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Young filmmakers commended by president

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Student representatives from Mill Street and Highlands Elementary schools in Naperville have a lot to show and tell their classmates this week.

The student team of Reyah Doshi and Garrett Dahn from Mill Street and Sarah Matus, Emily Villazon and Jesse Barney from Highlands attended the White House Student Film Festival on Friday on behalf of their fourth- and fifth-grade classmates who created a video that was recognized in the festival.

Like the Oscars a couple of days later, the event featured red carpet, big screens and a couple celebritites, but thankfully no one to critique what the kids and their teachers were wearing.

Not only did the five students get their picture taken in the White House with President Obama, the kids also met Bill Nye (The Science Guy) and astrophysicist Neil Degrasse Tyson, who will appear on the upcoming television series, “Cosmos.”

Competing in the first-ever Student Film Festival was the idea of Sarah Matus and became part of a collaborative teaching project between Highland teacher Kyle Wood and Mill Street teacher Chuck Hoff. The White House asked students to show how technology is important to education now and in the future.

Wood said visiting the White House was amazing.

“While we were inside the White House, I think we were all awestruck as the greatness of this opportunity started to sink in,” he said. “Out of 2,500 submissions, only 16 became official selections. We were one of only three elementary school-aged groups to make the final cut as official selections. The other 13 came from middle and high school students.”

In addition to snapping a photo with all the student winners, the president spoke to all in attendance about the importance of technology in the classroom and congratulated students for their hard work on their video submissions.

“It’s your imagination and your creativity and your innovation and your dreams that are going to help this country move forward. So keep up the great work. We could not be prouder of you. Your parents are proud of you, I know that, and I am, too. America is counting on you,” the president said to the students.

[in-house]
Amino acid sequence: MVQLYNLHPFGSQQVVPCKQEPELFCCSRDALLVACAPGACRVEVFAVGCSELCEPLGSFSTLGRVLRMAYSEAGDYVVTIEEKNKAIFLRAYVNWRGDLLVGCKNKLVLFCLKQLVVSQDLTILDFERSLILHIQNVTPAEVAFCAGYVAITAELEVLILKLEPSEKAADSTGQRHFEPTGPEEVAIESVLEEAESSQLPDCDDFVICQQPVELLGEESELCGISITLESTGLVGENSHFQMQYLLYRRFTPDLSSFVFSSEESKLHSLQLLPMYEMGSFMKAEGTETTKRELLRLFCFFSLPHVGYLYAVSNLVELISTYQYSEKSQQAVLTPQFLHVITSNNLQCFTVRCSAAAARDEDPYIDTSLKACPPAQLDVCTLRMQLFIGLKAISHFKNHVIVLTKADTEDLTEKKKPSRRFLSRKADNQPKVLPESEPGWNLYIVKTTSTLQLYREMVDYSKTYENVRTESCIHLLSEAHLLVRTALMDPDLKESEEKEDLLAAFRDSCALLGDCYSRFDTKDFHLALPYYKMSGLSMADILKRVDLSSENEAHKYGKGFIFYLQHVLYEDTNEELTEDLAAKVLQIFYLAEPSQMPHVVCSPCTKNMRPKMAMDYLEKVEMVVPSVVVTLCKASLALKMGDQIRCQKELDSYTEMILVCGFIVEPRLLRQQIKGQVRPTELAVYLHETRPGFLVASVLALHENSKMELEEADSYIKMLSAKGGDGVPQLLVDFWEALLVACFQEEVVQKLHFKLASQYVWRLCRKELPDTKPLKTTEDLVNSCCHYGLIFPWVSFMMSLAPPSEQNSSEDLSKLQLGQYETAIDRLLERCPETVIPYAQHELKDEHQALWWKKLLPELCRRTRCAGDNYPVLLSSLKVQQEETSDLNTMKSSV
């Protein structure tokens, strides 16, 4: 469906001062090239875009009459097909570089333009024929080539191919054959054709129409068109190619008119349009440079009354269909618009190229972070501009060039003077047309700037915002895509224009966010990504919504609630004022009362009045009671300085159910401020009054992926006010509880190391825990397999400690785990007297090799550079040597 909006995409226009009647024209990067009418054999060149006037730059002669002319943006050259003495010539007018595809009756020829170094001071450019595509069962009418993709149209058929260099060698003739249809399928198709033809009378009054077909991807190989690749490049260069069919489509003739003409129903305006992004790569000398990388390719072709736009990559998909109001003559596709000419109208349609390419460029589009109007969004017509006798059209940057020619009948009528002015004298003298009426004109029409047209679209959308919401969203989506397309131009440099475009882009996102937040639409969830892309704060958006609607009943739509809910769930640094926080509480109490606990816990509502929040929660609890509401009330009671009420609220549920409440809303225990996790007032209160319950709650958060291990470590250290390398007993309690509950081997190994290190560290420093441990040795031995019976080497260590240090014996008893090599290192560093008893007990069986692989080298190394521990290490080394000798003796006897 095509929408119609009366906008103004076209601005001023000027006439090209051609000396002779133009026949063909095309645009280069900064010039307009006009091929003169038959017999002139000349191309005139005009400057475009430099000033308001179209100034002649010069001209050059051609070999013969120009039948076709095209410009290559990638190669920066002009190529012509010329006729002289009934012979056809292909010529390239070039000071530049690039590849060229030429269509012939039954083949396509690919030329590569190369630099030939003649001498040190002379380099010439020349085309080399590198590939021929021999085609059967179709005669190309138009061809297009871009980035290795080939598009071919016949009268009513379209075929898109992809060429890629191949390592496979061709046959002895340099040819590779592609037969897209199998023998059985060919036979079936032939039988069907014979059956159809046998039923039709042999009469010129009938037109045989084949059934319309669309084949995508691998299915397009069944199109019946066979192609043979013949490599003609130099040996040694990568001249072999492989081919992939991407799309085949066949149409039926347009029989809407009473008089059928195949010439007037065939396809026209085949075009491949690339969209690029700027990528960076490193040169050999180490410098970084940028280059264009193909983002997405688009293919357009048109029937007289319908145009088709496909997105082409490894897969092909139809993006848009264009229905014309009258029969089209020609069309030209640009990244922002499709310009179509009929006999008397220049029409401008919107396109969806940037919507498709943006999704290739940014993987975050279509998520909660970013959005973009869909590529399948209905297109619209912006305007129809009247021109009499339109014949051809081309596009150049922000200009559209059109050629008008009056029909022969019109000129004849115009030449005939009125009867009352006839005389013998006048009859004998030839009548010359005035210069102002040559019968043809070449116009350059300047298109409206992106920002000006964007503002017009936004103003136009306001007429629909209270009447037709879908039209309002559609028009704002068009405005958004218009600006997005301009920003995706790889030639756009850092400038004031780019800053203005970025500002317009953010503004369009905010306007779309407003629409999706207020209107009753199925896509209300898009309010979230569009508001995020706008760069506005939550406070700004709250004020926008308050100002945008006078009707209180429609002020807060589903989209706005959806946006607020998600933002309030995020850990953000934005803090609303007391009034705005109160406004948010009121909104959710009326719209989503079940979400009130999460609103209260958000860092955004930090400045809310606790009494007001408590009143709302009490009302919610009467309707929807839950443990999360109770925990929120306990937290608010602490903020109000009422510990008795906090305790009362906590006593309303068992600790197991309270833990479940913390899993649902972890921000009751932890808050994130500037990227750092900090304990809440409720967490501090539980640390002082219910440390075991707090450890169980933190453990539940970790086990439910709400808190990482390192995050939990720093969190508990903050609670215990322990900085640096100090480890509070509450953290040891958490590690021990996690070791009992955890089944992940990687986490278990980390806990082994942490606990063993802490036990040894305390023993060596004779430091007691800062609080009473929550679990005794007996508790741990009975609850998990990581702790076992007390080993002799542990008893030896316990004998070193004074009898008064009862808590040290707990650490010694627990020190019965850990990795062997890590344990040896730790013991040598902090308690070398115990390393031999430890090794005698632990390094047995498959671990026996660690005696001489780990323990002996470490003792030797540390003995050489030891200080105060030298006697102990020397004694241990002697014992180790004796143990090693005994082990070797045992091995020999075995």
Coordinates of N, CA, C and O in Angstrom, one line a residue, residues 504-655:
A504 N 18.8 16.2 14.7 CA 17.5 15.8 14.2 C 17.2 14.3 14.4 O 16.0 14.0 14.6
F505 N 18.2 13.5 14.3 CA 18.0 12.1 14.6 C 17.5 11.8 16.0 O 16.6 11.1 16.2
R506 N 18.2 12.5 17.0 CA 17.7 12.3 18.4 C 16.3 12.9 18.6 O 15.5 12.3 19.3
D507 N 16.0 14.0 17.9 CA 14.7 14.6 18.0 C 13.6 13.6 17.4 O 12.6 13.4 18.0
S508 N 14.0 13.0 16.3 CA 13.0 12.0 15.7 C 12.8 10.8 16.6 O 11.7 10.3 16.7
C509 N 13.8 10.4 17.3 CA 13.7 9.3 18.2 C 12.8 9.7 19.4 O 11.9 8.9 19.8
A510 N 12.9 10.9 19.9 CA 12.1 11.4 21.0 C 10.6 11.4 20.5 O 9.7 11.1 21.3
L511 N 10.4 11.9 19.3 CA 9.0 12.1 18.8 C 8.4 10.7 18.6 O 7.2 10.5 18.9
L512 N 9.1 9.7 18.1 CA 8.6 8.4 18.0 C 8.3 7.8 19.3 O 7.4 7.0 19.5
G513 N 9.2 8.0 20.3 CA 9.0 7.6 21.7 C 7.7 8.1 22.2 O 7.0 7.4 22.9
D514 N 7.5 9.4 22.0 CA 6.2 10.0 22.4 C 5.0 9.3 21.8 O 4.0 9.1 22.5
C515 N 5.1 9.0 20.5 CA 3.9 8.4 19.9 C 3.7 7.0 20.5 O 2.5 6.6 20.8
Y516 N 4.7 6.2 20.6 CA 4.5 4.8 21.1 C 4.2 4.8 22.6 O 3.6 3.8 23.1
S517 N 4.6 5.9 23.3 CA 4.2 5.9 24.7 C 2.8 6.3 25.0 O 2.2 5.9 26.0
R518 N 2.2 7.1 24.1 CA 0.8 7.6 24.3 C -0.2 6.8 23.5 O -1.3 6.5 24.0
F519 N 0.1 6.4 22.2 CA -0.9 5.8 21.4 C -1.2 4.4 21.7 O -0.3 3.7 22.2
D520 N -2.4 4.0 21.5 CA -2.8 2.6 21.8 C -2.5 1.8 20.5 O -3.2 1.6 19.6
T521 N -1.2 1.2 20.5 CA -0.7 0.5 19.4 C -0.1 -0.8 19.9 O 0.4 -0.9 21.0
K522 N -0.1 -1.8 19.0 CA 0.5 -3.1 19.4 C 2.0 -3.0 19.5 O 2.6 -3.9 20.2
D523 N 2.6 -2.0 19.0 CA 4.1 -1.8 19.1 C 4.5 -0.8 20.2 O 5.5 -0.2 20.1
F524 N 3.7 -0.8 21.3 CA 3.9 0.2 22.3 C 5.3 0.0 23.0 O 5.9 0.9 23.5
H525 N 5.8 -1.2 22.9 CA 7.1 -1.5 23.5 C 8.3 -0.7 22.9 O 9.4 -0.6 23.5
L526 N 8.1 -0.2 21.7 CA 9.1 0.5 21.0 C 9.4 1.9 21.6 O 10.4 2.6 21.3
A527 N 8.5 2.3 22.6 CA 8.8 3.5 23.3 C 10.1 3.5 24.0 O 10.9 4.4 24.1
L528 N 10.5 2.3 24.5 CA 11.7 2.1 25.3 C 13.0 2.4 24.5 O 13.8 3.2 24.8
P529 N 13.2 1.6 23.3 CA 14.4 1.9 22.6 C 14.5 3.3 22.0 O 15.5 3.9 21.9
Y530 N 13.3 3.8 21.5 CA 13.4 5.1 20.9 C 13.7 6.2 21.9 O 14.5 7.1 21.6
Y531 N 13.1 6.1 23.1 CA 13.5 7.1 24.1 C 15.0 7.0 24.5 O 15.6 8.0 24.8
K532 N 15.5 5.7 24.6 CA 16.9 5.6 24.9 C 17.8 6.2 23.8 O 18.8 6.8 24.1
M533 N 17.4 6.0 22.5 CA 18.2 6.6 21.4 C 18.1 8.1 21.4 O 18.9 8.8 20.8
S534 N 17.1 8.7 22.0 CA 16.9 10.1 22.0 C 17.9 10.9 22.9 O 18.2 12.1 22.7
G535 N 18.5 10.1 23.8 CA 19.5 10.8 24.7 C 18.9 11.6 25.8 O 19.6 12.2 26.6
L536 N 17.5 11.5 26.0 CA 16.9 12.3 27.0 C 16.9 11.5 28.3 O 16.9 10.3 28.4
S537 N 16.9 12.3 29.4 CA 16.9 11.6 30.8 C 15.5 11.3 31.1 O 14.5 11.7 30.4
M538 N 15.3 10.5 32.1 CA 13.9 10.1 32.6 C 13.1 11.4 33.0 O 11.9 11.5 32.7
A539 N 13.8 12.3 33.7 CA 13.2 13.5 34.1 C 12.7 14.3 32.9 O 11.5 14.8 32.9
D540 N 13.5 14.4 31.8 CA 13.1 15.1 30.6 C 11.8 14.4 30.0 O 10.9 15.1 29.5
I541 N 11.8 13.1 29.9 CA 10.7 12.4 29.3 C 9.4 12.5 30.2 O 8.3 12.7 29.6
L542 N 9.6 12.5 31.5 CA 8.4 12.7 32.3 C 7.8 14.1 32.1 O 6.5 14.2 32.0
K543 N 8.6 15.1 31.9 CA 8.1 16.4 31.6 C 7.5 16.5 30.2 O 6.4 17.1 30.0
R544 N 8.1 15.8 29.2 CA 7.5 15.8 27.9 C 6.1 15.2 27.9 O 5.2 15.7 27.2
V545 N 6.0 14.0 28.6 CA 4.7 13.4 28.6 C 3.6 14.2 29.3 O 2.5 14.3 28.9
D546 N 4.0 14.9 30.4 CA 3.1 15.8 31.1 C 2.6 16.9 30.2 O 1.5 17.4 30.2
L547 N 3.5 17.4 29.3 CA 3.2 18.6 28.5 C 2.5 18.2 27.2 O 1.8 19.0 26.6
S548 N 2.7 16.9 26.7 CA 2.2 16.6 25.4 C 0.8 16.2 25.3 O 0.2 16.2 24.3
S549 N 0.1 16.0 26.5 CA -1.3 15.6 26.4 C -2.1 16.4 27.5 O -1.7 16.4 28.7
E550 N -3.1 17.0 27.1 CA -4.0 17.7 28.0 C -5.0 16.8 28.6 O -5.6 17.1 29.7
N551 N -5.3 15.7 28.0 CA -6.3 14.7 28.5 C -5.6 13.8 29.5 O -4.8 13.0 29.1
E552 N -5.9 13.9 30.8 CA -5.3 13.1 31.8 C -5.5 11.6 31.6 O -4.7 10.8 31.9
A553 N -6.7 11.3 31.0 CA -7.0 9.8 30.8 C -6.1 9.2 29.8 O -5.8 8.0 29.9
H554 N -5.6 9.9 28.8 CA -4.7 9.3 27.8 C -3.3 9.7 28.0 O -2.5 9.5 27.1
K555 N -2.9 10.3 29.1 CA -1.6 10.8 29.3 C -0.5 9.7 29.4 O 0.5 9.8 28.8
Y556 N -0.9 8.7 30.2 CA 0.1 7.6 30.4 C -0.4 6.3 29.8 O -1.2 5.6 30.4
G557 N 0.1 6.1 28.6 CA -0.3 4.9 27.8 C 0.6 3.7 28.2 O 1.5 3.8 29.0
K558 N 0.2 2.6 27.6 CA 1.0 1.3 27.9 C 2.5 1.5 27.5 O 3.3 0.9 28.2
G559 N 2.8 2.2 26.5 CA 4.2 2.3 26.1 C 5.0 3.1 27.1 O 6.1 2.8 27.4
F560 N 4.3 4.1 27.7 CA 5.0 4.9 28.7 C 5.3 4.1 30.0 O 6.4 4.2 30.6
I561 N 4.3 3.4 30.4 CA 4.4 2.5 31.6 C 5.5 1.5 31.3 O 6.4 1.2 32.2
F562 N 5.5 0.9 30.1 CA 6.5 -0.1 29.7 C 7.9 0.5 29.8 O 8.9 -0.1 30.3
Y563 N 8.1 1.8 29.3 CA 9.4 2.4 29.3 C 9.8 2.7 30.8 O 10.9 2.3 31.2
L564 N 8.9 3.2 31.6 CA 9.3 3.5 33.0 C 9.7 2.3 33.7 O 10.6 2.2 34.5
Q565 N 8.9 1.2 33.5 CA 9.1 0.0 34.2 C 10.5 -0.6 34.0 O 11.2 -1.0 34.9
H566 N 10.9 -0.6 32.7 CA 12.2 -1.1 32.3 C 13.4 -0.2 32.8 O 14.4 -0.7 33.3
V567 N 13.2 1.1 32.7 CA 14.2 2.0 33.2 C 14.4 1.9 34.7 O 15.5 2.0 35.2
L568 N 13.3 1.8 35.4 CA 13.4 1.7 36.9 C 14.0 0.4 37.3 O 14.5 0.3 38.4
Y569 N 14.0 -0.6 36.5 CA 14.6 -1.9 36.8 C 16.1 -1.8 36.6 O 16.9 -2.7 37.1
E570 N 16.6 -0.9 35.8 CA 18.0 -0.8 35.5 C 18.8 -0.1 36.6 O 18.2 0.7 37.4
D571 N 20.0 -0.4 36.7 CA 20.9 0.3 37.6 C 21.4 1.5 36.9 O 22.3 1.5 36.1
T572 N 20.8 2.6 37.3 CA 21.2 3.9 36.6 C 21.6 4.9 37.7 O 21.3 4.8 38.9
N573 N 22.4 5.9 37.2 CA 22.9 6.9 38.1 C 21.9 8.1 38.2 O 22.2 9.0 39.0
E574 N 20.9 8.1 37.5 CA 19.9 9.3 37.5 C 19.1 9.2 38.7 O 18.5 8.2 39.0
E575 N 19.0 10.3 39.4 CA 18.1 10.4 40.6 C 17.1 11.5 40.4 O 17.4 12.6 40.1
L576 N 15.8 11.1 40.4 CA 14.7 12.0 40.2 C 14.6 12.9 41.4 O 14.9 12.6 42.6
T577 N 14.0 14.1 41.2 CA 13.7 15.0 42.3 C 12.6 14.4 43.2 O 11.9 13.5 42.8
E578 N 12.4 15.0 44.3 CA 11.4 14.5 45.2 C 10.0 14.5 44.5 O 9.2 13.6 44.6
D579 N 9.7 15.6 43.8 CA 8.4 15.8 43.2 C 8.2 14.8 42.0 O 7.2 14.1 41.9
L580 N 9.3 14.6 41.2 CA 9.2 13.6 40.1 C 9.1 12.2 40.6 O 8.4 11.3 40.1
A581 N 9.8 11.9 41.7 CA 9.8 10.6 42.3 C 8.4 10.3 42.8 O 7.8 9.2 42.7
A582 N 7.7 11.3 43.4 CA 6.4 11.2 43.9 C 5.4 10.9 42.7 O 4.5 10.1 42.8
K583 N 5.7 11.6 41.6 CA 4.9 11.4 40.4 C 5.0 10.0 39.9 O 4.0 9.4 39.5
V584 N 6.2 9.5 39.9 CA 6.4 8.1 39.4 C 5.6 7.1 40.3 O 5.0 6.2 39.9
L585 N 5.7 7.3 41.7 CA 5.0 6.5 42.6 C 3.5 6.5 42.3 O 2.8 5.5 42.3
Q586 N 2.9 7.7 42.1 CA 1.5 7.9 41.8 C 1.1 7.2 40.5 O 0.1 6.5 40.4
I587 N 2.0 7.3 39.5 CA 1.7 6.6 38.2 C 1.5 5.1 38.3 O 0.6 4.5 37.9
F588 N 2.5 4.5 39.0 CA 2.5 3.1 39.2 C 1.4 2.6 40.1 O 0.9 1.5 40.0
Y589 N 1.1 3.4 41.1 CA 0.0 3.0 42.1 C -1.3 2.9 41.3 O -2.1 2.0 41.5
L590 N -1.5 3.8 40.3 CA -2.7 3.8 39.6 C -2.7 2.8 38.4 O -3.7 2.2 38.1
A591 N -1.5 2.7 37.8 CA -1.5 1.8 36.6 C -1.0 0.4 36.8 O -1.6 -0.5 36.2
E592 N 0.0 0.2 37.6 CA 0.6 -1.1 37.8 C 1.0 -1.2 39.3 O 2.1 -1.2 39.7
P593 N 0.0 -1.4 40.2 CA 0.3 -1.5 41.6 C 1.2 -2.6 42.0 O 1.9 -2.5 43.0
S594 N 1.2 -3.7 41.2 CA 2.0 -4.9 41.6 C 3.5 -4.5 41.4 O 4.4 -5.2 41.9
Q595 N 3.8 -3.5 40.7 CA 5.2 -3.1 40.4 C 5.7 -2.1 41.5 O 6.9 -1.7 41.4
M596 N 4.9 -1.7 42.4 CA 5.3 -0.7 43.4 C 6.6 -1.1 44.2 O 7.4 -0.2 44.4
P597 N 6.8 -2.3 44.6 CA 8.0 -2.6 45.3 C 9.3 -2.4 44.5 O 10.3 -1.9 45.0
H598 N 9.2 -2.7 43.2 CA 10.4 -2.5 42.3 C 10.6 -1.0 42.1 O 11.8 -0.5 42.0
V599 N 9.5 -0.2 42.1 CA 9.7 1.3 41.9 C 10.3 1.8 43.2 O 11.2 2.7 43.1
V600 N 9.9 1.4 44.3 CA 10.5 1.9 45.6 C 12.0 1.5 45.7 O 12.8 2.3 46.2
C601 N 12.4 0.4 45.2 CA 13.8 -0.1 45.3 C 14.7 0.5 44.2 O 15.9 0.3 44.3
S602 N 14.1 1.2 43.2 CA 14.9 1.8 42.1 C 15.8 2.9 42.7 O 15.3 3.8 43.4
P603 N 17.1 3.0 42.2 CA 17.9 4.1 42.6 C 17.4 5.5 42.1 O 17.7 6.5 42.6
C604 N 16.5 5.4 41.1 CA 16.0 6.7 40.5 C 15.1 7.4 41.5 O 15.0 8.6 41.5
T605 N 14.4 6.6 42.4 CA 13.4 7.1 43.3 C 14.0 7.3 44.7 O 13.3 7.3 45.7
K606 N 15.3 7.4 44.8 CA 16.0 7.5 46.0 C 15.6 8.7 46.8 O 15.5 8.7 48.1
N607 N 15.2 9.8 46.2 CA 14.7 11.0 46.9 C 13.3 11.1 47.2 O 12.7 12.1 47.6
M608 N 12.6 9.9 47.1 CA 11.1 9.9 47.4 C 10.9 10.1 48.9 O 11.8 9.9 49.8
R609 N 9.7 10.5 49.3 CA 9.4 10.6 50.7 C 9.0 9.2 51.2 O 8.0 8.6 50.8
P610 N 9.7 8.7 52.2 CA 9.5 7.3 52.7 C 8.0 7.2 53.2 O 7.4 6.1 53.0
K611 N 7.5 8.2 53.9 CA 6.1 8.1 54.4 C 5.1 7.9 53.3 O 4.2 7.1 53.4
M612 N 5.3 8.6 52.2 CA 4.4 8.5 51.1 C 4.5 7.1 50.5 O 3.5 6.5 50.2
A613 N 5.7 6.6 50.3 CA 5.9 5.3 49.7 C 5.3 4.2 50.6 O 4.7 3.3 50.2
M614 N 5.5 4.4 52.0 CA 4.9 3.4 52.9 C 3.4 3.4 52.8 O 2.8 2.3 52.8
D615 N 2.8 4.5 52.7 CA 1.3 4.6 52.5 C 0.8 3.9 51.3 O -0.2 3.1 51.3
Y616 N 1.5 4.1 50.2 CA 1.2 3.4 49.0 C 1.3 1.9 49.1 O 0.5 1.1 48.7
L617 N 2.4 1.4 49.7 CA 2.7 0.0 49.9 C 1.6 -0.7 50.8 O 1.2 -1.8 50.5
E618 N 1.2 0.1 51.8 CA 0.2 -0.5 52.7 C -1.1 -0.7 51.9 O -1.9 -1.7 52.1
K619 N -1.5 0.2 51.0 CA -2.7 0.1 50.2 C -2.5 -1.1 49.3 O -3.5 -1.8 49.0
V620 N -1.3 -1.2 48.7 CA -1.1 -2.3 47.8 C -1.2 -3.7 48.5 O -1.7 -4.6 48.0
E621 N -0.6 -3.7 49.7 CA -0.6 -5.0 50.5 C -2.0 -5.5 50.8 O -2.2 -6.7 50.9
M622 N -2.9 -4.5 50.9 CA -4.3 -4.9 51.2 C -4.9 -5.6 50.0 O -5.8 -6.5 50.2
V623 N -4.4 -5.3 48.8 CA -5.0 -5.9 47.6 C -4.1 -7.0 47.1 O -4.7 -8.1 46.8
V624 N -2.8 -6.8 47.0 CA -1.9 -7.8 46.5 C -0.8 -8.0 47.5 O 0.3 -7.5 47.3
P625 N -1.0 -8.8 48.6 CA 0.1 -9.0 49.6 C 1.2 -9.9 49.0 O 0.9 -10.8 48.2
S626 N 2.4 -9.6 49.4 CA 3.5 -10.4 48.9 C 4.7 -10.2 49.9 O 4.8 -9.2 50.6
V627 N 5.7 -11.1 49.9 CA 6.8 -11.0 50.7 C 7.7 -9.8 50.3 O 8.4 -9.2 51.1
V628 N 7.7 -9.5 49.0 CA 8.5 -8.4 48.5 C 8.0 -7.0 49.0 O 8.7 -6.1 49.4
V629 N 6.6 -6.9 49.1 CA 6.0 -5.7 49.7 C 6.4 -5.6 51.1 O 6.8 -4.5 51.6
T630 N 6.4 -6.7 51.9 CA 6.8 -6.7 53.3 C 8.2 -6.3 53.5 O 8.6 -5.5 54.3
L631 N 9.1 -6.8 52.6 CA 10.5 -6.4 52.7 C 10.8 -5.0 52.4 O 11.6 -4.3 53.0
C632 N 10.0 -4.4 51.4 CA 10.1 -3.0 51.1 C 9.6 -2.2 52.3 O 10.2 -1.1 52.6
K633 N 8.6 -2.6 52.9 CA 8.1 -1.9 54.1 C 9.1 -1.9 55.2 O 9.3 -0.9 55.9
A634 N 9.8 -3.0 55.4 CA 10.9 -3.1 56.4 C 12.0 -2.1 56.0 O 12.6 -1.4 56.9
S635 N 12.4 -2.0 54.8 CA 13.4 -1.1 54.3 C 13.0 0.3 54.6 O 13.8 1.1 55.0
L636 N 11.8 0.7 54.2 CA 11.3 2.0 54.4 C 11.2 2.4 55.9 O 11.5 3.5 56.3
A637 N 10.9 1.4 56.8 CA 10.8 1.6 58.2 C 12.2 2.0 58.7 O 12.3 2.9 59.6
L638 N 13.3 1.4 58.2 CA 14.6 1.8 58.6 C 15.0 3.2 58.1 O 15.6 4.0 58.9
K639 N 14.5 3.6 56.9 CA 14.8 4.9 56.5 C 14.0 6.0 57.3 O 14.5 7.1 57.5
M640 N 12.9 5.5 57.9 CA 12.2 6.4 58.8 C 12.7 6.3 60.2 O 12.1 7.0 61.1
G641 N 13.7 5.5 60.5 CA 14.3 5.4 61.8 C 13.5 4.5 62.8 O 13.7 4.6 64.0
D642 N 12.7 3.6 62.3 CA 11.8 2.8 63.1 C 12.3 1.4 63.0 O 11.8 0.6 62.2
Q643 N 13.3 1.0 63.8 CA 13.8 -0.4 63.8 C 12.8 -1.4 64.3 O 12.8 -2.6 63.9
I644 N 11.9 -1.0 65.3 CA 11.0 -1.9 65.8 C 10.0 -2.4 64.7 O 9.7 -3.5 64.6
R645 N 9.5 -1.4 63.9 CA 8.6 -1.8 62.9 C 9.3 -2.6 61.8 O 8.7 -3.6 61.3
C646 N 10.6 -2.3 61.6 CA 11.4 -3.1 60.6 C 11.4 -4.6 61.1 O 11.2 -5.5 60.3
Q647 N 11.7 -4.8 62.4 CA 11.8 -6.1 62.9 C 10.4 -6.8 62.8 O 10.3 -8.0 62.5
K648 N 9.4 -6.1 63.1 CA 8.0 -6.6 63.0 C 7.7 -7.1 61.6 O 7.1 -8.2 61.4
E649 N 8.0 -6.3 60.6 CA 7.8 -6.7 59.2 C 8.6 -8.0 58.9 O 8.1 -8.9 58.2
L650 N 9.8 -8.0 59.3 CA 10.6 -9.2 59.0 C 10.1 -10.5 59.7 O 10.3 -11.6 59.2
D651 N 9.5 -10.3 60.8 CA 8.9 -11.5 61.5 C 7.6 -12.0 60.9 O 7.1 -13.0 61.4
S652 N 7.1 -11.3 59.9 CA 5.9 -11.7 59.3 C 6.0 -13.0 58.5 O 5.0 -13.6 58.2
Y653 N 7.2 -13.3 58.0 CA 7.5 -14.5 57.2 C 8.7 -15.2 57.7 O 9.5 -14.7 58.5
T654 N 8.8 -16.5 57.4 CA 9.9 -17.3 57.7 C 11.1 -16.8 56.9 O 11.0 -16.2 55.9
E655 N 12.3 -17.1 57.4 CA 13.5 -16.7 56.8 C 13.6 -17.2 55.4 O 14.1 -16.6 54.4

Wood said he thought it was a wonderful testament to the value President Obama places on education and students when he spoke to the kids.

“Even in the midst of such global events (in Ukraine), he remained cognizant of how important the event was for our students, and he took time to talk to them and give his opening remarks to the crowd before being rushed out to speak about Ukraine,” Wood added.

The trip to the White House was the icing on the cake to a day layered with excitement.

“Friday we had a packed schedule before we even made it to the White House. Our congressmen and their staffs gave us some wonderful personalized tours,” Wood said.

The day started with the staff from Wheaton Republican U.S. Rep. Peter Roskam’s office giving the kids a tour of the Capitol that included a chance to sit in the House gallery to watch a vote in progress. Then the staff from Democratic Illinois Sen. Dick Durbin’s office led the kids through the underground tunnels and to the Illinois senator’s office, where they spent 20 minutes engaging the kids asking about how they earned the trip to the White House and sharing the senator’s love of books.

Wood said that visit gave the kids “a wonderfully balanced educational message which they took to heart as the following day we had a few book discussions happening on the plane.”

The group then met up with U.S. Rep. Bill Foster, D-Naperville, who spent half an hour talking to the kids about their project. Wood said Foster also shared his thoughts on science and education and asked the kids their opinions about education going forward.

Work already is underway on the next video project. The five kids are working on a video celebrating the event and acknowledging the hard work of all their classmates.

“As excited as our five students were, they always kept in mind that they were collaborative workers, and there were 45 other kids back home who deserved recognition for the phenomenal accomplishment,” Wood said.

Students recorded messages from Foster, Nye and Tyson, all congratulating all the students back home. On Saturday morning, they wrote a script and started putting that video together, Wood said. In the meantime, the kids and their teacher put together a quick trailer (https://www.youtube.com/watch?v=UUr3ttZYyQA ) for the full video.

“Our students walked away from this experience inspired to continue dreaming big and working hard in their projects,” Wood said. “But most importantly they saw how their skills can be used to do good for others. The first project they wanted to tackle was something giving recognition to all of the other students who collaborated and help those students share in the experience.”

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